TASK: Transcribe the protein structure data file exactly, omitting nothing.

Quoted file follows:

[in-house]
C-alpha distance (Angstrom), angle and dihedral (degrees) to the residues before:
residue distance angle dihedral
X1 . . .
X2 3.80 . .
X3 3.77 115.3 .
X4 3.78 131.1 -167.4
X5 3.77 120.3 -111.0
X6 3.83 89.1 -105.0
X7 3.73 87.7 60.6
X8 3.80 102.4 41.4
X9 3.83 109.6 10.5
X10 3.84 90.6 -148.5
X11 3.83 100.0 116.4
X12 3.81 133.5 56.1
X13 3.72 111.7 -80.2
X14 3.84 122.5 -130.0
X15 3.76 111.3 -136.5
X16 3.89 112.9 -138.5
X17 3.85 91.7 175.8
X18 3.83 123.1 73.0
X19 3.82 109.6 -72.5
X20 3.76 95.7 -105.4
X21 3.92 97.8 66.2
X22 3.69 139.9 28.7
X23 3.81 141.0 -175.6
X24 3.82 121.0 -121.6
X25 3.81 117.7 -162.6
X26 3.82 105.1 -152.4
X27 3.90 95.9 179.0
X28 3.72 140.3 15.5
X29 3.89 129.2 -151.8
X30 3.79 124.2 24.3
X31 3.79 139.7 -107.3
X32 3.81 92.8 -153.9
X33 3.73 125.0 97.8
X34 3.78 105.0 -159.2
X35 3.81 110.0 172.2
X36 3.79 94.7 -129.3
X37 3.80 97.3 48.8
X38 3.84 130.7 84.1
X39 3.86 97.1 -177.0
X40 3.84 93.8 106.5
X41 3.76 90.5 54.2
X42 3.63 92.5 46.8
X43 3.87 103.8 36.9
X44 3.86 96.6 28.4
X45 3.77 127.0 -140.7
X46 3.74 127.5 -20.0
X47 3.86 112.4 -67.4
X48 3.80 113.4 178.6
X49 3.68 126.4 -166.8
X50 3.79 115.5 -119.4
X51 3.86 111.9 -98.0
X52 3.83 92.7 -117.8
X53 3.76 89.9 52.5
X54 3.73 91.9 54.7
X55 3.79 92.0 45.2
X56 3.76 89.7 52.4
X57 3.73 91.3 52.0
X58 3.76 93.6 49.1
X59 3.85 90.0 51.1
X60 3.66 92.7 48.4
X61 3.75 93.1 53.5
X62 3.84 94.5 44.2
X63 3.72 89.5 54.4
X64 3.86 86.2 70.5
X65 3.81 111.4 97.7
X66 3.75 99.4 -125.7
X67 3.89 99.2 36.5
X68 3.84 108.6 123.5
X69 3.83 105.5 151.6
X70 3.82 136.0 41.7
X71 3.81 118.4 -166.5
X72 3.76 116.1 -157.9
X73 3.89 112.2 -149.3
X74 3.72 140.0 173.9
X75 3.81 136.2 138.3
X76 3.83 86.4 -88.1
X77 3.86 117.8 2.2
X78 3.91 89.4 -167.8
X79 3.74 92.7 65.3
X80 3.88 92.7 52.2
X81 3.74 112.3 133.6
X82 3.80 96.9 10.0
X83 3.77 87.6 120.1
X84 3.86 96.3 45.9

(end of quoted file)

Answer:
[in-house]
C-alpha distance (Angstrom), angle and dihedral (degrees) to the residues before:
residue distance angle dihedral
X1 . . .
X2 3.80 . .
X3 3.77 115.3 .
X4 3.78 131.1 -167.4
X5 3.77 120.3 -111.0
X6 3.83 89.1 -105.0
X7 3.73 87.7 60.6
X8 3.80 102.4 41.4
X9 3.83 109.6 10.5
X10 3.84 90.6 -148.5
X11 3.83 100.0 116.4
X12 3.81 133.5 56.1
X13 3.72 111.7 -80.2
X14 3.84 122.5 -130.0
X15 3.76 111.3 -136.5
X16 3.89 112.9 -138.5
X17 3.85 91.7 175.8
X18 3.83 123.1 73.0
X19 3.82 109.6 -72.5
X20 3.76 95.7 -105.4
X21 3.92 97.8 66.2
X22 3.69 139.9 28.7
X23 3.81 141.0 -175.6
X24 3.82 121.0 -121.6
X25 3.81 117.7 -162.6
X26 3.82 105.1 -152.4
X27 3.90 95.9 179.0
X28 3.72 140.3 15.5
X29 3.89 129.2 -151.8
X30 3.79 124.2 24.3
X31 3.79 139.7 -107.3
X32 3.81 92.8 -153.9
X33 3.73 125.0 97.8
X34 3.78 105.0 -159.2
X35 3.81 110.0 172.2
X36 3.79 94.7 -129.3
X37 3.80 97.3 48.8
X38 3.84 130.7 84.1
X39 3.86 97.1 -177.0
X40 3.84 93.8 106.5
X41 3.76 90.5 54.2
X42 3.63 92.5 46.8
X43 3.87 103.8 36.9
X44 3.86 96.6 28.4
X45 3.77 127.0 -140.7
X46 3.74 127.5 -20.0
X47 3.86 112.4 -67.4
X48 3.80 113.4 178.6
X49 3.68 126.4 -166.8
X50 3.79 115.5 -119.4
X51 3.86 111.9 -98.0
X52 3.83 92.7 -117.8
X53 3.76 89.9 52.5
X54 3.73 91.9 54.7
X55 3.79 92.0 45.2
X56 3.76 89.7 52.4
X57 3.73 91.3 52.0
X58 3.76 93.6 49.1
X59 3.85 90.0 51.1
X60 3.66 92.7 48.4
X61 3.75 93.1 53.5
X62 3.84 94.5 44.2
X63 3.72 89.5 54.4
X64 3.86 86.2 70.5
X65 3.81 111.4 97.7
X66 3.75 99.4 -125.7
X67 3.89 99.2 36.5
X68 3.84 108.6 123.5
X69 3.83 105.5 151.6
X70 3.82 136.0 41.7
X71 3.81 118.4 -166.5
X72 3.76 116.1 -157.9
X73 3.89 112.2 -149.3
X74 3.72 140.0 173.9
X75 3.81 136.2 138.3
X76 3.83 86.4 -88.1
X77 3.86 117.8 2.2
X78 3.91 89.4 -167.8
X79 3.74 92.7 65.3
X80 3.88 92.7 52.2
X81 3.74 112.3 133.6
X82 3.80 96.9 10.0
X83 3.77 87.6 120.1
X84 3.86 96.3 45.9